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Titolo:
Alternative priority models for forest planning on the landscape level involving multiple ownership
Autore:
Pykalainen, J; Pukkala, T; Kangas, J;
Indirizzi:
Univ Joensuu, Fac Forestry, FIN-80101 Joensuu, Finland Univ Joensuu Joensuu Finland FIN-80101 estry, FIN-80101 Joensuu, Finland Finnish Forest Res Inst, Kannus Res Stn, FIN-69101 Kannus, Finland FinnishForest Res Inst Kannus Finland FIN-69101 N-69101 Kannus, Finland
Titolo Testata:
FOREST POLICY AND ECONOMICS
fascicolo: 3-4, volume: 2, anno: 2001,
pagine: 293 - 306
SICI:
1389-9341(200107)2:3-4<293:APMFFP>2.0.ZU;2-5
Fonte:
ISI
Lingua:
ENG
Soggetto:
MANAGEMENT;
Keywords:
group decision making; forest management; private ownership planning; private forestry; landscape planning; forest policy;
Tipo documento:
Article
Natura:
Periodico
Settore Disciplinare:
Agriculture,Biology & Environmental Sciences
Citazioni:
31
Recensione:
Indirizzi per estratti:
Indirizzo: Pykalainen, J Univ Joensuu, Fac Forestry, POB 111, FIN-80101 Joensuu, Finland Univ Joensuu POB 111 Joensuu Finland FIN-80101 suu, Finland
Citazione:
J. Pykalainen et al., "Alternative priority models for forest planning on the landscape level involving multiple ownership", FOR POLICY, 2(3-4), 2001, pp. 293-306

Abstract

The study presents four ways to formulate a landscape level forest planning model for group planning using a heuristic optimization method called 'HERO'. The HERO method is composed of two primary steps: first, forest management goals are defined; then a management plan is sought to fulfill the defined goals. The planning models consider the landscape (whole area) and forest holdings as separate hierarchical levels. Within the planning models, each participant's forest management goals are defined using additive priority functions consisting of weighted sub-utility and/or achievement functions. Maximizing the achievement function minimizes the deviation from the target value for the corresponding goal variable. (i) The integrated top-down model uses achievement functions on the landscape level and sub-utility functions on the individual holding level; while GO the integrated bottom-up model uses achievement functions on the holding level and sub-utility functions on the landscape level. (i) The integrated utility maximization model consists of weighted sub-utility functions on both the landscape and the individual holding levels and GO the integrated regret minimization model usesachievement functions on both levels. The use of different priority modelswas illustrated in a case study, which consisted of four neighboring private land holdings. In general, the priority models worked in a logical way. Large deviations from the targets could be prevented by using achievement functions in the overall priority models. On the other hand, the differencesbetween the models were not very large, and the results of only one case cannot be generalized. It seems that all the alternative priority models might have use in different planning situations. However, interactive use of the models should be preferred. (C) 2001 Elsevier Science B.V. All rights reserved.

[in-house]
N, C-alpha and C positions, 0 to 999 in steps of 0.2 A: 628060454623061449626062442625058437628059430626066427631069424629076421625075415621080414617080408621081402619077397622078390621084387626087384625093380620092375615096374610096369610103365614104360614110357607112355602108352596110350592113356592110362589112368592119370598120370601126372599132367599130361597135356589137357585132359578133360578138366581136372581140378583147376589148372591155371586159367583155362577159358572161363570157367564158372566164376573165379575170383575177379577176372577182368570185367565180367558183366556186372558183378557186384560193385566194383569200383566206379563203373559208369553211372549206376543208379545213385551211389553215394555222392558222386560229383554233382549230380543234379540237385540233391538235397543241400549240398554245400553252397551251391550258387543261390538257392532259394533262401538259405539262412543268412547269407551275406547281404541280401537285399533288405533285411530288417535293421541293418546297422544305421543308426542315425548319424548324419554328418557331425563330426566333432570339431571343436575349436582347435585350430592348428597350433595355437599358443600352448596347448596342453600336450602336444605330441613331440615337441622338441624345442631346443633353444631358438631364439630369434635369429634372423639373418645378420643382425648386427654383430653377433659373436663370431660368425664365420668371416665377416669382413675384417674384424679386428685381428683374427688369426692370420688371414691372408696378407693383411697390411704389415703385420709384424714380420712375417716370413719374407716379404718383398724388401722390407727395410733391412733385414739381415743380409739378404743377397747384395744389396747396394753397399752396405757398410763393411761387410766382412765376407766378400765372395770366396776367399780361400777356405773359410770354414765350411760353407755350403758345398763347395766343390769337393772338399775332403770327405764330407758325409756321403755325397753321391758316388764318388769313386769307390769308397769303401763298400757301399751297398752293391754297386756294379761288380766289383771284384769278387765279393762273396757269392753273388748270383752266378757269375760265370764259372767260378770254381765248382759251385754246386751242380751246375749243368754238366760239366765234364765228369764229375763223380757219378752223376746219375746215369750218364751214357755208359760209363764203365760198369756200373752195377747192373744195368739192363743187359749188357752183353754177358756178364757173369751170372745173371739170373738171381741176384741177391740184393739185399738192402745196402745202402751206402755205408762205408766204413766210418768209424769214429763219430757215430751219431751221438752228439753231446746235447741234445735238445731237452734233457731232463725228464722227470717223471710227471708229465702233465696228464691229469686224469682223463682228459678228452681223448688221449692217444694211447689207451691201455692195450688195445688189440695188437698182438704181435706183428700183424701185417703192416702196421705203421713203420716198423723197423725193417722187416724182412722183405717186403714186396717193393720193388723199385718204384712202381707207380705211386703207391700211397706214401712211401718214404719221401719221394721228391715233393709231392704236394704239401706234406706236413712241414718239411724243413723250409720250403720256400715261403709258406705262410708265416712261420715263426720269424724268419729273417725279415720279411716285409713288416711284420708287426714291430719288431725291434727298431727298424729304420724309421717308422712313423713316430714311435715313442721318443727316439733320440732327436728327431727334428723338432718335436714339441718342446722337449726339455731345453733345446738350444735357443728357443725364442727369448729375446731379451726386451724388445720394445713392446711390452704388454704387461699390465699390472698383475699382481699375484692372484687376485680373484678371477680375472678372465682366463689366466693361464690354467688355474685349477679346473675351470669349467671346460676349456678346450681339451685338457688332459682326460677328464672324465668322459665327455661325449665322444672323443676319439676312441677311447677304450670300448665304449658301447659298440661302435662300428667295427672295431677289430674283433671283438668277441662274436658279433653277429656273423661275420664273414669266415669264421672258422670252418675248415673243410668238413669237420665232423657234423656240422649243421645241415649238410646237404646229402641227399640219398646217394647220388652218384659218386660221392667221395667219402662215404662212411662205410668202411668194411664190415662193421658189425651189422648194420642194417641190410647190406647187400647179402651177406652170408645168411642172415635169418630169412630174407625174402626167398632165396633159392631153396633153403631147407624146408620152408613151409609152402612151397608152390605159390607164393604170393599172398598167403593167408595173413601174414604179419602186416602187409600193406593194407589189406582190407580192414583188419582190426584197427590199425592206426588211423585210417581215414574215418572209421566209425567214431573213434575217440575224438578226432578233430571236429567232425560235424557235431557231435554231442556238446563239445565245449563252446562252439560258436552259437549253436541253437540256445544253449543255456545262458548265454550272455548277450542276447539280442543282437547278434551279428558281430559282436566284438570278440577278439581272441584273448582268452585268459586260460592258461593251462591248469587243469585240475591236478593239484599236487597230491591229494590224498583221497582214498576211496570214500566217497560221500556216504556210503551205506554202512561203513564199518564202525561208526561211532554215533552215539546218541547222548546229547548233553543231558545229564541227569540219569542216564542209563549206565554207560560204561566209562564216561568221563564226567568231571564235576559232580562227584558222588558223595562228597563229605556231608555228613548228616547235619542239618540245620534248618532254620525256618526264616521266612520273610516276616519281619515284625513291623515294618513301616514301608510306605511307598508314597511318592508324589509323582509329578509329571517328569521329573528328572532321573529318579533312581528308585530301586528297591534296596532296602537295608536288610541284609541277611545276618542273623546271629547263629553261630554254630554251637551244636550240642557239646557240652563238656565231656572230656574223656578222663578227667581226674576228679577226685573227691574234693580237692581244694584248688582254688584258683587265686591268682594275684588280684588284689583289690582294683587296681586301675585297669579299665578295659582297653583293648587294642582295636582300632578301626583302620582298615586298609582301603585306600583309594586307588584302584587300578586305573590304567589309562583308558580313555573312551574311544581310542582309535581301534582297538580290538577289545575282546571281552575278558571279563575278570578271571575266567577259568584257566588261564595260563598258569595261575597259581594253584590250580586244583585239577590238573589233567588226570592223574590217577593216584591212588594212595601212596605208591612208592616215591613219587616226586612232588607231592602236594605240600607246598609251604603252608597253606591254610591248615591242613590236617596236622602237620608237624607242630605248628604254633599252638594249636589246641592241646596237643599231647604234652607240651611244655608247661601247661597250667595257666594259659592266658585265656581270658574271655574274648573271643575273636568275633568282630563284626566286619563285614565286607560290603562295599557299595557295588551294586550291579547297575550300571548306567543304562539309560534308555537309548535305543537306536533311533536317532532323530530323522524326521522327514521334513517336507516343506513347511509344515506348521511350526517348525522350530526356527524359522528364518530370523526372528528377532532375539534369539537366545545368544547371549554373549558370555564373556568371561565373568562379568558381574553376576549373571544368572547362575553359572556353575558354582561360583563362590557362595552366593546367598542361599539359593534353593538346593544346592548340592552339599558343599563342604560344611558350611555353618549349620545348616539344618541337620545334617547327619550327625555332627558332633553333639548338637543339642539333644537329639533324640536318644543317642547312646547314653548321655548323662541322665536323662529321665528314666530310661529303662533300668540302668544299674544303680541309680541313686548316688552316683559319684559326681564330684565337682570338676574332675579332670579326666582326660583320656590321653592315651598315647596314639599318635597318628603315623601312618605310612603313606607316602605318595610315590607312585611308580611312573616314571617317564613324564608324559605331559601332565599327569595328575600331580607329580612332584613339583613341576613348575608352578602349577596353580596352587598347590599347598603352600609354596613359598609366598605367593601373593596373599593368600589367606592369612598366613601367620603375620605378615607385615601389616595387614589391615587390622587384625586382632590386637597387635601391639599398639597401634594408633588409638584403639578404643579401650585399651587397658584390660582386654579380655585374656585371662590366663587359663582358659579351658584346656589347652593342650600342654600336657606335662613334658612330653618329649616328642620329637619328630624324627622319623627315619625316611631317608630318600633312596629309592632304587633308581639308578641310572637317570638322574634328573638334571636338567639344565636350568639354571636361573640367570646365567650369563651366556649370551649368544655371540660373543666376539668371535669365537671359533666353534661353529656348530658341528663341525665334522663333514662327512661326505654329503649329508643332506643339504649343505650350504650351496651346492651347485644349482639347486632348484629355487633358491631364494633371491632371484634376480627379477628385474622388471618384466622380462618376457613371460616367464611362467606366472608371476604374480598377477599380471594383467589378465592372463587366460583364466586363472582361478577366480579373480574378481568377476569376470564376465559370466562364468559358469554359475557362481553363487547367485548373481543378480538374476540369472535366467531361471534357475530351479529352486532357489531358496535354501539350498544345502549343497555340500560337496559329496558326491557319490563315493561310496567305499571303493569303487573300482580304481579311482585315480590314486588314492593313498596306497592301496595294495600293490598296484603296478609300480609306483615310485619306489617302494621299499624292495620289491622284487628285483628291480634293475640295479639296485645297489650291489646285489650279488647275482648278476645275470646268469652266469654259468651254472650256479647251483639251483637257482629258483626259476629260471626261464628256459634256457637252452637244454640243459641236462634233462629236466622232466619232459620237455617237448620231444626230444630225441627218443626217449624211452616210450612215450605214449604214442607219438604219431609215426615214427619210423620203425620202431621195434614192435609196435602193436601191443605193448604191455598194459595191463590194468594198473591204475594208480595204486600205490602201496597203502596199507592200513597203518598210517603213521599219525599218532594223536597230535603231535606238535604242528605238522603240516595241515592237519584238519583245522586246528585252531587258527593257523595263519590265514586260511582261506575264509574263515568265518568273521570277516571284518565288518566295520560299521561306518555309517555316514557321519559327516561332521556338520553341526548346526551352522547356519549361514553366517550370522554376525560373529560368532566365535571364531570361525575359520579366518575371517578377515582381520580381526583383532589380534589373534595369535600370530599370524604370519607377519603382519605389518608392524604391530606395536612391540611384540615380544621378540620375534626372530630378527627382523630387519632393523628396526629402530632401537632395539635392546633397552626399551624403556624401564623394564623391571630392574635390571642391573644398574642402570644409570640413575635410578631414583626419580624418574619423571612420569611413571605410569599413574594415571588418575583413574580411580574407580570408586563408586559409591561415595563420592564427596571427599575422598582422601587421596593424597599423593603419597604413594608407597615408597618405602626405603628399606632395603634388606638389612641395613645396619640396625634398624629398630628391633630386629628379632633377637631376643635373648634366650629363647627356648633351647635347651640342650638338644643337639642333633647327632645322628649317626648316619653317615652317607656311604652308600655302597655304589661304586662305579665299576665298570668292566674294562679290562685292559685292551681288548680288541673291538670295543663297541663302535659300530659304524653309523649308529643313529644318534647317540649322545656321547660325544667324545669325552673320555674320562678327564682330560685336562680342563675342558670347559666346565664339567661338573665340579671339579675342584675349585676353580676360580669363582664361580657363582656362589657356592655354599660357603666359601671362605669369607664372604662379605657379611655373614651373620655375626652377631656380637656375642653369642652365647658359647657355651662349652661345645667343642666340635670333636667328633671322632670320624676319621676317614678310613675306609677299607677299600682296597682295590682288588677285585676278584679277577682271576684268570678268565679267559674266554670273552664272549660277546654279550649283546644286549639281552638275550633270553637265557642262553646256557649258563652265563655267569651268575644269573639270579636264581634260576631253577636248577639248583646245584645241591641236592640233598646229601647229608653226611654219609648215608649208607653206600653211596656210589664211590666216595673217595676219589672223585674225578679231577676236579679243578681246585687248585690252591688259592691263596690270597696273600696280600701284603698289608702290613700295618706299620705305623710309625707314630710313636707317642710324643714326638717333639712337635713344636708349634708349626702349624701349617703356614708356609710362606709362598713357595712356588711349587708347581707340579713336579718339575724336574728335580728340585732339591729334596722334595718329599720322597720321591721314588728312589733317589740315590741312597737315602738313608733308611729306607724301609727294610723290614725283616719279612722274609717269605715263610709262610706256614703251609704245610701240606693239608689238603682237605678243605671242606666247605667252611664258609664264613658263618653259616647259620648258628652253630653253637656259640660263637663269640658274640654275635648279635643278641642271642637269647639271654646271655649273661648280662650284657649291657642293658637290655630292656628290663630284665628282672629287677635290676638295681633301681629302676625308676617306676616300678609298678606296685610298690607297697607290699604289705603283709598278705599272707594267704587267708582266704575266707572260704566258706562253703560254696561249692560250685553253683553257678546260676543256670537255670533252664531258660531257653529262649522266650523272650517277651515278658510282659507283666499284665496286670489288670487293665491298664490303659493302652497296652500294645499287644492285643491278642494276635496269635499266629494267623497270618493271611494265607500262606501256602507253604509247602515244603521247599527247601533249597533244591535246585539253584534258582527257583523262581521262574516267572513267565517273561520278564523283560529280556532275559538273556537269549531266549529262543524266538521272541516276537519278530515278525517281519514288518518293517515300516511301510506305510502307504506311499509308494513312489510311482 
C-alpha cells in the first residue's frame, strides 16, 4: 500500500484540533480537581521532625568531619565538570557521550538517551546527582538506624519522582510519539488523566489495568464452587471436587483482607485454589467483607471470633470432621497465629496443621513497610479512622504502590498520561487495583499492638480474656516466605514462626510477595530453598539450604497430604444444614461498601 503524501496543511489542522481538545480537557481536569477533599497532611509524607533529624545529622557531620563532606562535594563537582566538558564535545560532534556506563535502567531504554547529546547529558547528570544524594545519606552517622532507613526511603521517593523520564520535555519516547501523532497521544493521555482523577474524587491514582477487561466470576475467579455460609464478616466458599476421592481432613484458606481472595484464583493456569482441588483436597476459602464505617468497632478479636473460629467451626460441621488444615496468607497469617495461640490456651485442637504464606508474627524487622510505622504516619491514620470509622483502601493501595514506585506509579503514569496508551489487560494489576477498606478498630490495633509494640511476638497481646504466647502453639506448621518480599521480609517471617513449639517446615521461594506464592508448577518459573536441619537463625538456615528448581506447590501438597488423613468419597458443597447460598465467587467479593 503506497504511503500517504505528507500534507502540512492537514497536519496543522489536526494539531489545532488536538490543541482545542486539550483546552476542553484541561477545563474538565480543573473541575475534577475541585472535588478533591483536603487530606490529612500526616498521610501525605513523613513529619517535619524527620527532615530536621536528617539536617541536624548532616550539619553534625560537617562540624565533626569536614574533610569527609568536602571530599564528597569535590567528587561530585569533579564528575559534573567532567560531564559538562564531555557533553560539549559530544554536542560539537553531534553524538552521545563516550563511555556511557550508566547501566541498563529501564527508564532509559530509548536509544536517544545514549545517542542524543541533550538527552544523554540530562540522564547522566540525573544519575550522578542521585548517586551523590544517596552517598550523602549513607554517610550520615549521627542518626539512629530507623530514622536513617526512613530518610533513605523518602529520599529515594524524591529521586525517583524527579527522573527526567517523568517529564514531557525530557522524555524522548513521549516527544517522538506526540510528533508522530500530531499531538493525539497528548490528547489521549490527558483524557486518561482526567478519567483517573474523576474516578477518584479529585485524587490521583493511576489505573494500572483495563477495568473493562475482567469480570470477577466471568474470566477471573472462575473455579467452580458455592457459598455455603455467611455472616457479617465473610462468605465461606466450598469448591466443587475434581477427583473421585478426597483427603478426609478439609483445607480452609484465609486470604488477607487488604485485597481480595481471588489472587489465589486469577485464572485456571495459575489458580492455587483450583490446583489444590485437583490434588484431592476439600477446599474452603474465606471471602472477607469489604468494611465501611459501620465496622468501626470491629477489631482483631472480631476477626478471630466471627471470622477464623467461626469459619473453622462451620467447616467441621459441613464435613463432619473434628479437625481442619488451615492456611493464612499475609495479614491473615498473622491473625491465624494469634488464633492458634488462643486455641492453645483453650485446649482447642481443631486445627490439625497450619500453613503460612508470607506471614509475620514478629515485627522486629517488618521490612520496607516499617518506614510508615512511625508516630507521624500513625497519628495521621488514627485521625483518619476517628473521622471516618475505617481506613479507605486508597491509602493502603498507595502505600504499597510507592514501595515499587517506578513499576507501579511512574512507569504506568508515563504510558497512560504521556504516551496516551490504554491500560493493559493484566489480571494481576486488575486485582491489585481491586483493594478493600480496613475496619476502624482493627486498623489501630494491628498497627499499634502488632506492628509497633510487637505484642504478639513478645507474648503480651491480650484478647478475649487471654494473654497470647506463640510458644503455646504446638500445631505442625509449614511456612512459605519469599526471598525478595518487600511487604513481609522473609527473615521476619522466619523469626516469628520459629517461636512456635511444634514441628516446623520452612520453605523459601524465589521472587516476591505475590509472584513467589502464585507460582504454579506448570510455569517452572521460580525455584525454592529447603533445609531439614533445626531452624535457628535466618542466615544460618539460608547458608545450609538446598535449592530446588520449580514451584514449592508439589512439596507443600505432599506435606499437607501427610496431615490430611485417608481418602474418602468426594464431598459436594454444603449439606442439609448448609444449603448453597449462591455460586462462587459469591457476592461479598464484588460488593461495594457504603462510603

ASDD Area Sistemi Dipartimentali e Documentali, Università di Bologna, Catalogo delle riviste ed altri periodici
Documento generato il 08/04/20 alle ore 12:10:04